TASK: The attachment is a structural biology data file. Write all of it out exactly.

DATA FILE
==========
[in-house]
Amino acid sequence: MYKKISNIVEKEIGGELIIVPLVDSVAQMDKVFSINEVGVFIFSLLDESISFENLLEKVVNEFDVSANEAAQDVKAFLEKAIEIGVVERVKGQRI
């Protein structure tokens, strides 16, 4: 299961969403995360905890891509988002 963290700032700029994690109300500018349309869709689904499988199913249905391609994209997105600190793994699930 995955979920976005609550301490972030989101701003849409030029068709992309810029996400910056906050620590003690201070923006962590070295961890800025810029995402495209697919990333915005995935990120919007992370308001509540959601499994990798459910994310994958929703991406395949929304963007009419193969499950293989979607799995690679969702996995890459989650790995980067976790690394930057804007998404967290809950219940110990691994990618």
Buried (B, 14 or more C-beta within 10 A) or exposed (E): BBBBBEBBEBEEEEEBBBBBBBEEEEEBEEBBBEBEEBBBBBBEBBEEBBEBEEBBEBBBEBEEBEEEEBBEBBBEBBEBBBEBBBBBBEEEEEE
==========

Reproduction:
[in-house]
Amino acid sequence: MYKKISNIVEKEIGGELIIVPLVDSVAQMDKVFSINEVGVFIFSLLDESISFENLLEKVVNEFDVSANEAAQDVKAFLEKAIEIGVVERVKGQRI
């Protein structure tokens, strides 16, 4: 299961969403995360905890891509988002 963290700032700029994690109300500018349309869709689904499988199913249905391609994209997105600190793994699930 995955979920976005609550301490972030989101701003849409030029068709992309810029996400910056906050620590003690201070923006962590070295961890800025810029995402495209697919990333915005995935990120919007992370308001509540959601499994990798459910994310994958929703991406395949929304963007009419193969499950293989979607799995690679969702996995890459989650790995980067976790690394930057804007998404967290809950219940110990691994990618």
Buried (B, 14 or more C-beta within 10 A) or exposed (E): BBBBBEBBEBEEEEEBBBBBBBEEEEEBEEBBBEBEEBBBBBBEBBEEBBEBEEBBEBBBEBEEBEEEEBBEBBBEBBEBBBEBBBBBBEEEEEE